Submitted by Ernest Kayorie
After the completion of the extensive and sometimes tedious reading associated with the course, I would like to state that this has been an extremely informative course. While the subject is very interesting, it can be off setting because of the numerous definitions and oftentimes convoluted concepts. In many ways, it has involved learning a new vocabulary. She uses many resources to present the various topics and information important to a proper understanding of the subject. The most important part of the course for this writer was the summation because it brought together many of the ideas presented throughout the course.
The idea that Gnosticism was and is a distinct pre-Christian movement certainly makes sense and comparisons between Christianity and Gnosticism should be based on that concept. Oftentimes, one gets the distinct impression that Gnosticism was and is viewed as a aberration of Christianity. This belief system attempts to relate the story of man’s origin and how the known universe came to be. It also relates how that universe continues to unfold. This explanation is no different than the accounts in the Book of Genesis or any other creation story/myth with all variations on how the universe came to be.
Gnosticism presents ideas on the never ceasing potential that exists within man. It states that man strives for union with that part of him/her that is divine and immortal. The belief in the limited aspect of deity that was represented by the Jewish god, Yahweh was challenged by Gnostic wisdom because it saw man has a being of perfection who was simply attempting to return to or remember its rightful place in the universe. Gnosticism presented a lofty alternative to the small/petty cultural deities who were prone to human emotions. Who says we don’t create gods in our image?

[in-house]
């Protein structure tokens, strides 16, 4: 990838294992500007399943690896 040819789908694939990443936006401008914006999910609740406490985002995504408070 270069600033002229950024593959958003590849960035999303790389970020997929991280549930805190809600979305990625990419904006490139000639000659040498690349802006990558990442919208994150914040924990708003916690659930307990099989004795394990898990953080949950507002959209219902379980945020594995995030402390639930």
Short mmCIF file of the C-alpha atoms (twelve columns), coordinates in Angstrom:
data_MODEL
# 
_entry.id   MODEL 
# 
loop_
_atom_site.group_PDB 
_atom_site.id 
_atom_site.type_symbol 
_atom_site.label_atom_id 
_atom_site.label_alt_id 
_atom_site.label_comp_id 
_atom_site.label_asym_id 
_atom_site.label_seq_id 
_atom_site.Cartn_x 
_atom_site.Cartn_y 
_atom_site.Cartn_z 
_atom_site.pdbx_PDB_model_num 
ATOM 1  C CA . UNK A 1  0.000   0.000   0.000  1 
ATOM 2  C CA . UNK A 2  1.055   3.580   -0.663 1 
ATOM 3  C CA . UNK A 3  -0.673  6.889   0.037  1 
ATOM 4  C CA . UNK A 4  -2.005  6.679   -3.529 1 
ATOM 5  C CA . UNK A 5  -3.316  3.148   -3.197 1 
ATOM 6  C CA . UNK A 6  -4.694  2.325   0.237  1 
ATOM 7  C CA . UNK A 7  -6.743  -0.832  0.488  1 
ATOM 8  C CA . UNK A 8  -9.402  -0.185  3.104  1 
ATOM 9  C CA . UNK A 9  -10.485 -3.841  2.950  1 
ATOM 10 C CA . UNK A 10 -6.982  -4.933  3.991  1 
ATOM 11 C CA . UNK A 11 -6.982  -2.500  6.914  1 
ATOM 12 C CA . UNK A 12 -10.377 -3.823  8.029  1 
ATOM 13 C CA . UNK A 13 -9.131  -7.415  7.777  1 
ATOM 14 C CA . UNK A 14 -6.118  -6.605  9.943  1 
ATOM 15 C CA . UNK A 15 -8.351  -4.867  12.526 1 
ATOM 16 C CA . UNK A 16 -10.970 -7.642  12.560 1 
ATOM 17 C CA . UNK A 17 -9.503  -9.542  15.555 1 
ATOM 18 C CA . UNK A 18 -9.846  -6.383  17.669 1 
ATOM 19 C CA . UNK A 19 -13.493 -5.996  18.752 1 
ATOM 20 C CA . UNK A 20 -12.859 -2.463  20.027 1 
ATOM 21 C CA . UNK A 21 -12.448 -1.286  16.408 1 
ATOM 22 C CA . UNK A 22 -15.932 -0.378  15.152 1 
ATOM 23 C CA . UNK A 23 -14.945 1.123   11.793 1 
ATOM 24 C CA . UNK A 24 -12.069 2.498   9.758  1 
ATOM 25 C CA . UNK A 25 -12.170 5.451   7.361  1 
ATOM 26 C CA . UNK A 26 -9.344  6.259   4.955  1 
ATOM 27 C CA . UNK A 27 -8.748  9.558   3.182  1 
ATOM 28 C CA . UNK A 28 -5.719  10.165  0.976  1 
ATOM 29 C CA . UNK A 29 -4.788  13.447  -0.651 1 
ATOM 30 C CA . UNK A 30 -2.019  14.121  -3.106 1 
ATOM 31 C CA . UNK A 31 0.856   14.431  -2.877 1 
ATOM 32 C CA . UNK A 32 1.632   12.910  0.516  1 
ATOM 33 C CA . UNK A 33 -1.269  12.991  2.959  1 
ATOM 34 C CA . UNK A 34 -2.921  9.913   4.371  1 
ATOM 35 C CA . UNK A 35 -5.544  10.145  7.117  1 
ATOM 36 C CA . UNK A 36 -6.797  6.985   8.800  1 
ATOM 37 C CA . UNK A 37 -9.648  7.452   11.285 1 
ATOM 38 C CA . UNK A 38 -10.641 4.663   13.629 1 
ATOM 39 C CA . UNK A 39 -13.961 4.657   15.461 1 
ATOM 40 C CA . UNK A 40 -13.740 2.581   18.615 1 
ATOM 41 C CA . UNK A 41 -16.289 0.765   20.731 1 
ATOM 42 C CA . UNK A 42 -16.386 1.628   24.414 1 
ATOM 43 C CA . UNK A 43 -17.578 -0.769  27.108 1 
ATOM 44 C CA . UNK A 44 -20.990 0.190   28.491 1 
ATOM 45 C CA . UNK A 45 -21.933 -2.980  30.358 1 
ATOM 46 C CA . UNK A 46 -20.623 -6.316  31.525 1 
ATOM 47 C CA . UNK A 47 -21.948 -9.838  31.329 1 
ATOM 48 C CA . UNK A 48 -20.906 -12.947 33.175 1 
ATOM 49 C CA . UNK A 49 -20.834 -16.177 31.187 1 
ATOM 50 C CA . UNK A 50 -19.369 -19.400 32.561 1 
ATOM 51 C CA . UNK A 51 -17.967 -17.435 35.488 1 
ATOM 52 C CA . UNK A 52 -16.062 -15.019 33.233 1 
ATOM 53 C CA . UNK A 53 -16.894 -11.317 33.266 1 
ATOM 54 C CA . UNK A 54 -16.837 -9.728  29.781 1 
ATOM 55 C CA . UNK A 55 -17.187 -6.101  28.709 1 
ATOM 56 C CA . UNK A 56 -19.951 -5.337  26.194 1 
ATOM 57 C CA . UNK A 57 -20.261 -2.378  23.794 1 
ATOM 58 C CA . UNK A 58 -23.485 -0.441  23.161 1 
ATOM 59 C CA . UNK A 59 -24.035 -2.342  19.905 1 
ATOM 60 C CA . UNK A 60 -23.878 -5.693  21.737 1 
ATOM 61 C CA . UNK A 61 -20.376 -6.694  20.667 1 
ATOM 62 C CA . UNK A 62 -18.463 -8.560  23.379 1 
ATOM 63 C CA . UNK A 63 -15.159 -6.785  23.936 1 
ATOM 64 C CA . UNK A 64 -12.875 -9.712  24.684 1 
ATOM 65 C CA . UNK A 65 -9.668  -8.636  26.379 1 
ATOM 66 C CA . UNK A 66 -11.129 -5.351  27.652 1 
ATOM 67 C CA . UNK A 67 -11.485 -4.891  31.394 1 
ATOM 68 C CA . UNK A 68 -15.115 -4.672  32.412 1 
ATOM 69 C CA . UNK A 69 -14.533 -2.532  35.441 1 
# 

The fact that this search for gnosis (wisdom) was existent at the time of the writing of the gospels and was prevalent throughout the known world is not surprising. Traditions tracing their origins prior to anything Christian (Hinduism, Buddhism) share their secret wisdom with those who are able to understand. What that truth entails is expressed differently in every culture and, at the same time, it shares commonalities which are self evident. The teachers of wisdom and the seers who share the responsibility of bringing this secret knowledge to those who wish to hear were certainly familiar with the ideas presented. The fact that some of these Gnostic ideas influenced the writings that found their way into the canon of the fledgling organization that was to become the “Church” also should not be surprising. The placing of what came to be known as Gnostic thinking on heretical lists is also not surprising. The knowledge presented within Gnostic texts was not for the commoners. It was too heady and convoluted and also it gave too much potential/power to everyman. Gnostic thinking continued to have influence throughout the growth of western thought and is certainly a factor in establishing our ongoing quest of finding out who we truly are.